5.  While we are grateful to the Minister for raising with us his uncertainties about the decision to extend the life of Puma, we do not feel that we were given the full picture on this issue by other witnesses. We very much regret this. (Paragraph 28)

6.  Given the age of both Sea King and Puma and the poor survivability of the Puma, extending their lives at considerable cost is not the best option, either operationally or in terms of the use of public money. We do not believe that these LEPs will provide adequate capability or value for the taxpayer. Only a procurement of new helicopters can meet the original objective of reducing the number of types of helicopter in service within the UK Armed Forces. (Paragraph 30)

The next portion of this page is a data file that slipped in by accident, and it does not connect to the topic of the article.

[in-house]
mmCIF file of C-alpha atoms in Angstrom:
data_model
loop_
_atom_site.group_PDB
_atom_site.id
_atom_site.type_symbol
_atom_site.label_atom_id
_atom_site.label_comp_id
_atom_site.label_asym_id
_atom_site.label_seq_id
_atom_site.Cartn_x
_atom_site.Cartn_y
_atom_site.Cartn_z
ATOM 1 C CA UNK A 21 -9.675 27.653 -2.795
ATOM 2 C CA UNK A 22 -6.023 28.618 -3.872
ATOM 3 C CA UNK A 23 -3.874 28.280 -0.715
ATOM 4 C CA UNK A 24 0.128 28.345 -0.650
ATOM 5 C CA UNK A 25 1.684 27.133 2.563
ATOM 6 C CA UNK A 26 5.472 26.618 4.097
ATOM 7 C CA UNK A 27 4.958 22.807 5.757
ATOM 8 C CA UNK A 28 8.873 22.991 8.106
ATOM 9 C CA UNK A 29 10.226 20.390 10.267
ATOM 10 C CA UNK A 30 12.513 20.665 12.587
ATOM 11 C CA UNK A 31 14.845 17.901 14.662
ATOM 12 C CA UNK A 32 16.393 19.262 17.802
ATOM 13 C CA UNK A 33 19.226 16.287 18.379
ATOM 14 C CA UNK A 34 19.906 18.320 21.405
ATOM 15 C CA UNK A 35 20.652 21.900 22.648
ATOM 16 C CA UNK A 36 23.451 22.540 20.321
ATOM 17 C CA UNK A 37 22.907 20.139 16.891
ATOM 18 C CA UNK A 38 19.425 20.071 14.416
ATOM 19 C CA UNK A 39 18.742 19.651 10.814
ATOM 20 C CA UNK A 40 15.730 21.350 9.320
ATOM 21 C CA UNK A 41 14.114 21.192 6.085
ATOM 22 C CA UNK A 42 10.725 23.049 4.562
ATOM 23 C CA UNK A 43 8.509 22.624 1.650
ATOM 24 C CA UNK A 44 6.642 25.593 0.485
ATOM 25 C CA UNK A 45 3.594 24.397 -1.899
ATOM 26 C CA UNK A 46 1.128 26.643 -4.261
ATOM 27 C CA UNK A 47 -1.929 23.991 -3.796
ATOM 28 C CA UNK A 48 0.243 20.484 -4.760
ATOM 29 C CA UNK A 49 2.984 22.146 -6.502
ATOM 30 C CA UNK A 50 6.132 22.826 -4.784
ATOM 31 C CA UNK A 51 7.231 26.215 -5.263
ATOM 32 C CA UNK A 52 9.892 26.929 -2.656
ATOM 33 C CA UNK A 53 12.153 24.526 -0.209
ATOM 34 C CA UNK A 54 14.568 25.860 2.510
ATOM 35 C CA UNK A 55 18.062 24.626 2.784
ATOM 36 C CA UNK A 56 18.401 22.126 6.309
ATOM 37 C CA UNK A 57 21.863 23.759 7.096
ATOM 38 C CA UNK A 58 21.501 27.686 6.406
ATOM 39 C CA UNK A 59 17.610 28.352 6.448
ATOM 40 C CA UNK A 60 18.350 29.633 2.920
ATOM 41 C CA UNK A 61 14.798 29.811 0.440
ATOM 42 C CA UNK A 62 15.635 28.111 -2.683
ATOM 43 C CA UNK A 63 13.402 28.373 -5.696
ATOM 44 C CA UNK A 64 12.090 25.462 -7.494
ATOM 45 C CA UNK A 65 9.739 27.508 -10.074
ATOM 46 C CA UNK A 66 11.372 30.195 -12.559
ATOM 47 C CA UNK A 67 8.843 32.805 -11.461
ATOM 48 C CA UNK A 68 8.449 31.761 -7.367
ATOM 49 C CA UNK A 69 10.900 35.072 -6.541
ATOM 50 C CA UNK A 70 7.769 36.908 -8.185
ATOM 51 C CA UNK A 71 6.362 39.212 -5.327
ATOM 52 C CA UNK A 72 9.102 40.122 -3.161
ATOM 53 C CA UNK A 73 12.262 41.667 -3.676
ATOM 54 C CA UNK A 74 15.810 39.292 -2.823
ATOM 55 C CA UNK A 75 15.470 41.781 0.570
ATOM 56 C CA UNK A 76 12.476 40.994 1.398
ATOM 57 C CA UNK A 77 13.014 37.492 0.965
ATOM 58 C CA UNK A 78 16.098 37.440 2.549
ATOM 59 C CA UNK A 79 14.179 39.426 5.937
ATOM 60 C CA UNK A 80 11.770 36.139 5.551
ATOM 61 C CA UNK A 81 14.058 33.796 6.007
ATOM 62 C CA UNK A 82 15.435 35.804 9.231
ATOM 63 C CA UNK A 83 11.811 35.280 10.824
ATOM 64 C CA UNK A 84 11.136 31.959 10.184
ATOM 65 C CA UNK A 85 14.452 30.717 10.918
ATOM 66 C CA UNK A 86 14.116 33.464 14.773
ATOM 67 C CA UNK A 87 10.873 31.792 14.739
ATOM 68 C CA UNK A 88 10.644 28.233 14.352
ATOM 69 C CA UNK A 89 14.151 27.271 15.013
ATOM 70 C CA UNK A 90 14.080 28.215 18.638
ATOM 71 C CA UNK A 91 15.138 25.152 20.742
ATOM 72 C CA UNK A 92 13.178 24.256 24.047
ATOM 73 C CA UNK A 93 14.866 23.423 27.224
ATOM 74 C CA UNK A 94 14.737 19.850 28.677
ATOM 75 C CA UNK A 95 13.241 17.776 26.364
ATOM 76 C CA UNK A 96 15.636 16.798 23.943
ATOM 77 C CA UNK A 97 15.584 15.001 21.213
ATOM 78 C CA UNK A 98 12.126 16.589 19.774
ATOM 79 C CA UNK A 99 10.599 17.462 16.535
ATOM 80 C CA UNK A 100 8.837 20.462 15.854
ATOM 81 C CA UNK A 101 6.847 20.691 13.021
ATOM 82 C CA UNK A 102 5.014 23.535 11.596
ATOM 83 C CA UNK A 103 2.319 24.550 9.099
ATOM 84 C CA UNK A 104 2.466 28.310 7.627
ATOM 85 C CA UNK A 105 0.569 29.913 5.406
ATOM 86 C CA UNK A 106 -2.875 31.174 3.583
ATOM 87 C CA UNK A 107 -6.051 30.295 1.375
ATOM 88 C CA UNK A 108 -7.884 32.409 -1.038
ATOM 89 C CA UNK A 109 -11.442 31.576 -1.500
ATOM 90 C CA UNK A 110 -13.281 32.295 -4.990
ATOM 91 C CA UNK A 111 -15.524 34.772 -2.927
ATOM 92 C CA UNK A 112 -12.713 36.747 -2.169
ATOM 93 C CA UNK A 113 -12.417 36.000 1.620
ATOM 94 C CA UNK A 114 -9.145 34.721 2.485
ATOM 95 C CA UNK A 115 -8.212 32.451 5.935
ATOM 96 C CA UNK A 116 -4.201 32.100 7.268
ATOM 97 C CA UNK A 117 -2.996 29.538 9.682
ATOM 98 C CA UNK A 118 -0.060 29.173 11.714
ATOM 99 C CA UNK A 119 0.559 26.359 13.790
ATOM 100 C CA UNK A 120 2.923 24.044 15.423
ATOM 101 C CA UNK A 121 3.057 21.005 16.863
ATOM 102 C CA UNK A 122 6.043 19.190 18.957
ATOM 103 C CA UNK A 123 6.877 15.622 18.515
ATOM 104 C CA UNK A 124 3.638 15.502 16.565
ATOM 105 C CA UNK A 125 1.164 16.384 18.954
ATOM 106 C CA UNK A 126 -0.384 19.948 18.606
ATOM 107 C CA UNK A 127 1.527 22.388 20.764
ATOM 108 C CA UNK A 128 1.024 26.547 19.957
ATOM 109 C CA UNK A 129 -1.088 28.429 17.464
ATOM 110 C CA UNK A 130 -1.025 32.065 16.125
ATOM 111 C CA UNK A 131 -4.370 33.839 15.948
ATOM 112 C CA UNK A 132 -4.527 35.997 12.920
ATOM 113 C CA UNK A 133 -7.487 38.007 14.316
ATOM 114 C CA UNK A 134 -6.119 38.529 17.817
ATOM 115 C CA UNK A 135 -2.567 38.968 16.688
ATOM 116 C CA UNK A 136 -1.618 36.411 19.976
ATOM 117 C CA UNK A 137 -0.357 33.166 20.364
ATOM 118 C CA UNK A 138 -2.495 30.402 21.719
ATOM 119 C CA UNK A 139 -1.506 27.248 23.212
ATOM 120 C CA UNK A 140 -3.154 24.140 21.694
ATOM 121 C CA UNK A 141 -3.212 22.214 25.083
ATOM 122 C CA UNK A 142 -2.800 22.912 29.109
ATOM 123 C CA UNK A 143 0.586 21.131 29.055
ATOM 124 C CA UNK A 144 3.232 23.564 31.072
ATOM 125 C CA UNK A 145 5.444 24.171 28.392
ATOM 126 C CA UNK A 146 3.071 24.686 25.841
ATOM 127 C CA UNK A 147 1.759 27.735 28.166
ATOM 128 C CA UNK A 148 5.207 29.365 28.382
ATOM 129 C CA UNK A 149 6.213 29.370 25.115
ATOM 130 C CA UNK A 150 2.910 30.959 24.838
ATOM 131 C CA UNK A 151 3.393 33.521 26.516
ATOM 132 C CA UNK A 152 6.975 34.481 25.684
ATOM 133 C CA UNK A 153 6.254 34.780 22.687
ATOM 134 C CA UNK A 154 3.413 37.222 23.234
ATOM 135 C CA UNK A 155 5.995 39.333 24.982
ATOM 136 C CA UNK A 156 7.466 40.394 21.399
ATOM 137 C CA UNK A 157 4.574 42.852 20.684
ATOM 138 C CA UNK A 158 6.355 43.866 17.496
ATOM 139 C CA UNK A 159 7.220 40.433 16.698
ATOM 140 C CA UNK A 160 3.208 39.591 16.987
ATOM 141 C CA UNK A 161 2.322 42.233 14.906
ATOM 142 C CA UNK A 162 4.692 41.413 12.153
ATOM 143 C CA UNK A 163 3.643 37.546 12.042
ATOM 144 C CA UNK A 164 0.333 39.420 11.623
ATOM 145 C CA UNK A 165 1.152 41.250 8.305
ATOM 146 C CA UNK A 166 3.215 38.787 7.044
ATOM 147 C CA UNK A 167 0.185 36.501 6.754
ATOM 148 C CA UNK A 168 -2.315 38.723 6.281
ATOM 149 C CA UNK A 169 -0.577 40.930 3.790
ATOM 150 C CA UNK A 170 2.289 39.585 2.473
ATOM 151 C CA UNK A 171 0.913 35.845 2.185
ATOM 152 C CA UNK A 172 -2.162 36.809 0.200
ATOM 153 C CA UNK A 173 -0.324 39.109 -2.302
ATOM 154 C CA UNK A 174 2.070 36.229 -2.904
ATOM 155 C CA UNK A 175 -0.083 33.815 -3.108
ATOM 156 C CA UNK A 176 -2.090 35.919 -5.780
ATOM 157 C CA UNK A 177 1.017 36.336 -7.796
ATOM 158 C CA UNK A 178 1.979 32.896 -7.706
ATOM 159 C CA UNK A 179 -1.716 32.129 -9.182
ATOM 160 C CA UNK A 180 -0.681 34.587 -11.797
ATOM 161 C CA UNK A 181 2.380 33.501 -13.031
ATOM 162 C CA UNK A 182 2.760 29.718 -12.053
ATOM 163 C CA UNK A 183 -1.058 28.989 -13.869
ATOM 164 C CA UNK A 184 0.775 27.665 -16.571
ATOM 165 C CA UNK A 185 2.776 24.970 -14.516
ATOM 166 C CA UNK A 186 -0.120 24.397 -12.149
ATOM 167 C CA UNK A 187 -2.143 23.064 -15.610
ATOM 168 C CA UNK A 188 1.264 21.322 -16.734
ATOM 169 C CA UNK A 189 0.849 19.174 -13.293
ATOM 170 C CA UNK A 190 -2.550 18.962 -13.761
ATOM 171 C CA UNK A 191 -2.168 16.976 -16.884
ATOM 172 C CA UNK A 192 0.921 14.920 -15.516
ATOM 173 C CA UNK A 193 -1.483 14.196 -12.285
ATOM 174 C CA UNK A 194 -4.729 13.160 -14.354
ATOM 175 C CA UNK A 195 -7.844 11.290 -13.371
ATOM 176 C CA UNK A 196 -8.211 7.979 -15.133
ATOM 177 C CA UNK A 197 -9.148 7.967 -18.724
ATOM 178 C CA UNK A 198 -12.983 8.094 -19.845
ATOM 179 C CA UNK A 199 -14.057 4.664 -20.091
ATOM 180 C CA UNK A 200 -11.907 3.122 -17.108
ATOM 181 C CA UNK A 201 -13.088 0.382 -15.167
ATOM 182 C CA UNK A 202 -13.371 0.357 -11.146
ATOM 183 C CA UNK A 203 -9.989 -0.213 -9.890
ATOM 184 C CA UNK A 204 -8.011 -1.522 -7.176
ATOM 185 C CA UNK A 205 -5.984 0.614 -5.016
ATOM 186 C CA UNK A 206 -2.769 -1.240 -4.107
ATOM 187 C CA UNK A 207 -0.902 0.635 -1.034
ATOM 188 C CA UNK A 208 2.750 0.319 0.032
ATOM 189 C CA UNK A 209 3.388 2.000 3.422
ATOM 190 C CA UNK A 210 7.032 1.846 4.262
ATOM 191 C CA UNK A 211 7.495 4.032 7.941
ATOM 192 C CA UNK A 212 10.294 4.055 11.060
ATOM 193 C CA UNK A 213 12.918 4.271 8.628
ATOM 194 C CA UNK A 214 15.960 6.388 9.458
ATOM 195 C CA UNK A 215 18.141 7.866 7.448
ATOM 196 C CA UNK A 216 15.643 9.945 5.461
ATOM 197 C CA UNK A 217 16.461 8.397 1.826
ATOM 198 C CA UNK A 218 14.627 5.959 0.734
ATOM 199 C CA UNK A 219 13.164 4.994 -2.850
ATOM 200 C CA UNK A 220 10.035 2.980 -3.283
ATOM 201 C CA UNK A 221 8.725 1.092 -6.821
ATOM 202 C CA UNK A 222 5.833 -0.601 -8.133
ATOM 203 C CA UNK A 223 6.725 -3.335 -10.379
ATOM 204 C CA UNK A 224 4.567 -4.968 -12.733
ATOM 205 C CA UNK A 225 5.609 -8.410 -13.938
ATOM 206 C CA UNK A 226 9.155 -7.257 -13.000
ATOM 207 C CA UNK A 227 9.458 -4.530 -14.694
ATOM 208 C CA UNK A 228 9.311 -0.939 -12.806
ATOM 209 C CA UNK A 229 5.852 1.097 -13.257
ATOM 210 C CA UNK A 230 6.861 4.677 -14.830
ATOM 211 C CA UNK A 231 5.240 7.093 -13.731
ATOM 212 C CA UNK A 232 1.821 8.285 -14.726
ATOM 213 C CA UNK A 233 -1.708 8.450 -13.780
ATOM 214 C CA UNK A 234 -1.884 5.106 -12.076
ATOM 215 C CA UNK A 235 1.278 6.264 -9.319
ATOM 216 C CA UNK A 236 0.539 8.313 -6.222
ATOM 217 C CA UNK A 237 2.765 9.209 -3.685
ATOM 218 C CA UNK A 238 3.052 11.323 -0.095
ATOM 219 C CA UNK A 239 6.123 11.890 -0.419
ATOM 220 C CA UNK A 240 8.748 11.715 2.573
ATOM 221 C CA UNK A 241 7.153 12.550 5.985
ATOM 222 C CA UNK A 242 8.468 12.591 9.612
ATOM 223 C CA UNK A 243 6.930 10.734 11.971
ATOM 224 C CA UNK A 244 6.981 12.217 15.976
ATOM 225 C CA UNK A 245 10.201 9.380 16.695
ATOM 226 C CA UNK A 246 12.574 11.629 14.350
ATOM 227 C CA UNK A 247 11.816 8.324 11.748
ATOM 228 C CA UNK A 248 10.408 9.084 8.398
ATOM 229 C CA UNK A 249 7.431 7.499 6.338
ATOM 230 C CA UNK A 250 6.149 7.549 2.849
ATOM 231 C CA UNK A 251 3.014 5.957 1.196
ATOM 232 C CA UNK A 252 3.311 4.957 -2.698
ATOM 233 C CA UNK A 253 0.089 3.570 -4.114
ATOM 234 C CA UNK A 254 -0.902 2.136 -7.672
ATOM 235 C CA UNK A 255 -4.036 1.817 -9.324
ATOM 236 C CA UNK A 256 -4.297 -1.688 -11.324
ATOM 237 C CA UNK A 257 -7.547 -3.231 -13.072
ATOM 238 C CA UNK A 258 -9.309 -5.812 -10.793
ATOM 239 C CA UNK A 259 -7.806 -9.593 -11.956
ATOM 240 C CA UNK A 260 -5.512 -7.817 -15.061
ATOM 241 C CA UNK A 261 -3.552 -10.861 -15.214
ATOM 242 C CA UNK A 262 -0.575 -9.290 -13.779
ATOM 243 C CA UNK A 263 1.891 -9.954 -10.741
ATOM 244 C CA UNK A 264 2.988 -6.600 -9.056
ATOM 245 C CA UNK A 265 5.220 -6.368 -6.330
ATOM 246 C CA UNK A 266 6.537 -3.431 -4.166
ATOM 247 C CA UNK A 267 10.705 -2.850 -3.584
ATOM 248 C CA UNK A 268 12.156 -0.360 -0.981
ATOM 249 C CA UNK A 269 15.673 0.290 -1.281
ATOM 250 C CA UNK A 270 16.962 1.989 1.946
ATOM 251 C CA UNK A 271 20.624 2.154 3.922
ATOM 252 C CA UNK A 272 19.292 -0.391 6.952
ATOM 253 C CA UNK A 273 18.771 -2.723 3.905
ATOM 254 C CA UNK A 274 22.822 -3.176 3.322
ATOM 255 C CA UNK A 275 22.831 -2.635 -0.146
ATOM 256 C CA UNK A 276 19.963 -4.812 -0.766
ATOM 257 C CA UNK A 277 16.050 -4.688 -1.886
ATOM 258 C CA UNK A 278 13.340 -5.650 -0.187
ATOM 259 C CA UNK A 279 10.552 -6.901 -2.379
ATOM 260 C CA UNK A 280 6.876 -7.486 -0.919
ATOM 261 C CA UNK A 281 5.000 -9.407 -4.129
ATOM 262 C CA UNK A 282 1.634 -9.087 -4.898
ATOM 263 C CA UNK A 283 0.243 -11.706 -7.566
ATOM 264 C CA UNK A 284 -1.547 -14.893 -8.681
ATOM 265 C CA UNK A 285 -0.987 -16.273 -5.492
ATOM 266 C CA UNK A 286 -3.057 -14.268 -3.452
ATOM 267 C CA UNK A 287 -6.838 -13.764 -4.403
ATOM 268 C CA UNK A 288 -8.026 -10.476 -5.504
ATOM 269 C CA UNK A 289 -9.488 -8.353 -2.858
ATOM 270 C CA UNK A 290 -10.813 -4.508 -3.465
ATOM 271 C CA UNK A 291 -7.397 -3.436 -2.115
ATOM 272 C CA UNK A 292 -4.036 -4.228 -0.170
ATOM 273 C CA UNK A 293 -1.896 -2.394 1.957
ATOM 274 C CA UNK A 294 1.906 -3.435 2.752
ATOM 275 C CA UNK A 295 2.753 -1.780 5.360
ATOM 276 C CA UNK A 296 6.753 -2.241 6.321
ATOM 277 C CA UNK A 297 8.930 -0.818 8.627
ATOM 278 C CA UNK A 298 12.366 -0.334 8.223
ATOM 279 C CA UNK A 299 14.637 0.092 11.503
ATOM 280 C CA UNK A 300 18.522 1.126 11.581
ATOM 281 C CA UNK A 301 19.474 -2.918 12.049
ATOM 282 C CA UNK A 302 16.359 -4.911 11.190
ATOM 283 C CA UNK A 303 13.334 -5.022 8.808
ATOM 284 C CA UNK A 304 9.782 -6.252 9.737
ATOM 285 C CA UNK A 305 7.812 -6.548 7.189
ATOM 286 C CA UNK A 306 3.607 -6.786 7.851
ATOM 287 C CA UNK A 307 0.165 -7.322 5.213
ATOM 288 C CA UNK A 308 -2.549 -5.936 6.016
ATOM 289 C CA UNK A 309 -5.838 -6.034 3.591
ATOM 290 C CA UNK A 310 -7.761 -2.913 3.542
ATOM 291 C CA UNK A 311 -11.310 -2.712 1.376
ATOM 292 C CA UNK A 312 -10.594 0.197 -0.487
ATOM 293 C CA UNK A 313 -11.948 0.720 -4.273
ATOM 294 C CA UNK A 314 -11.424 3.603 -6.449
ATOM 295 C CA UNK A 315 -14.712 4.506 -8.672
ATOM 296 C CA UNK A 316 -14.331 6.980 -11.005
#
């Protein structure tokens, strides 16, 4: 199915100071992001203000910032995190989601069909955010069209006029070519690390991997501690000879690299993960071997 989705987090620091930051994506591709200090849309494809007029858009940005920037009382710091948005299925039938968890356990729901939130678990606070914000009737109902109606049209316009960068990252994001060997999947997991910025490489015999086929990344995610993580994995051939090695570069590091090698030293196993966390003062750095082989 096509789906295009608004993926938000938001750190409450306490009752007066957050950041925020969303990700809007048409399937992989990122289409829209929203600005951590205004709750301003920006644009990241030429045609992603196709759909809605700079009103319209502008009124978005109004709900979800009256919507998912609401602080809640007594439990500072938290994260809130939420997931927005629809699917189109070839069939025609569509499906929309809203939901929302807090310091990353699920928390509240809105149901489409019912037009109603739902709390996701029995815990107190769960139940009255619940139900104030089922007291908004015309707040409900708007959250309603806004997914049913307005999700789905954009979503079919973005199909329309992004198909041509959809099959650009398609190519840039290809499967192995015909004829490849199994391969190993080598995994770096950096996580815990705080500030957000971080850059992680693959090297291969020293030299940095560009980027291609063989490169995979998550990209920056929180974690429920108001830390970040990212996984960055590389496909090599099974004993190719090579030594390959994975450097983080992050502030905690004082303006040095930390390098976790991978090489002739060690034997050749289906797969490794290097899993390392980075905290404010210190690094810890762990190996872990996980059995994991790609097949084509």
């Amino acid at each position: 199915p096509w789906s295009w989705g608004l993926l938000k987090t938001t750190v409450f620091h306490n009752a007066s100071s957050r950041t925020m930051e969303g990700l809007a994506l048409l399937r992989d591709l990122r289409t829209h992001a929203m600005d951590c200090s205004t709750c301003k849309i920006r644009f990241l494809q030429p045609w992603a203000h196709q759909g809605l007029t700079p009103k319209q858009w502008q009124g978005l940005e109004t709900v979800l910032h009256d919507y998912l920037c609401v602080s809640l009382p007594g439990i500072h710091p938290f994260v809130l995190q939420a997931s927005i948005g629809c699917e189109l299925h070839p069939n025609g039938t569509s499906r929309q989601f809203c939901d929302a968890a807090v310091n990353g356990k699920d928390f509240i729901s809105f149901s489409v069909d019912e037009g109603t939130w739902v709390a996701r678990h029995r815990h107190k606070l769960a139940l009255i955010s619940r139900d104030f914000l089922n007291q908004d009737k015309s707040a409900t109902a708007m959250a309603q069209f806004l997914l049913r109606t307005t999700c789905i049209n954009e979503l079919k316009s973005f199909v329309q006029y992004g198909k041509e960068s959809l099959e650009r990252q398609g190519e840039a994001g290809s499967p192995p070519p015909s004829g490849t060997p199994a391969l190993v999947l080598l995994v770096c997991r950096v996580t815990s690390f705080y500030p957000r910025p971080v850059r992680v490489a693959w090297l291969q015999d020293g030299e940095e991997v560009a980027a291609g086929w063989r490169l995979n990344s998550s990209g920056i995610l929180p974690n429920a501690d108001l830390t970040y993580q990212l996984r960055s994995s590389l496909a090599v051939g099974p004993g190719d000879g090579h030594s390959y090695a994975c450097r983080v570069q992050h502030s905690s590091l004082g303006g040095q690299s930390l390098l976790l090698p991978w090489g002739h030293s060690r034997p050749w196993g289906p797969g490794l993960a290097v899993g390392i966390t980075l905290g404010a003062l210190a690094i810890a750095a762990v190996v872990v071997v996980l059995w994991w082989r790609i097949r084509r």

7.  We welcome the Minister's assurance that he is committed to minimising the difference between the equipment standards on an Apache in the UK and an Apache in Helmand. The MoD should commit to making training aircraft as close to the theatre-entry standard as is affordable, and we realise that this might be achieved by fitting improved systems on training aircraft in the United Kingdom or by teaching key pilotage techniques on unmodified aircraft. (Paragraph 35)

8.  We were concerned to hear from industry that the Defence Industrial Strategy, so far as it relates to helicopters, needs to be 'picked up and moved forward again'. The loss of momentum in relation to the Defence Industrial Strategy may lead to significant acquisitions in this sector taking place without sufficient reference to the DIS. This would be regrettable if it prevented greater rationalisation of helicopter types for the reasons we set out above. We urge the MoD to avoid this if at all possible. (Paragraph 38)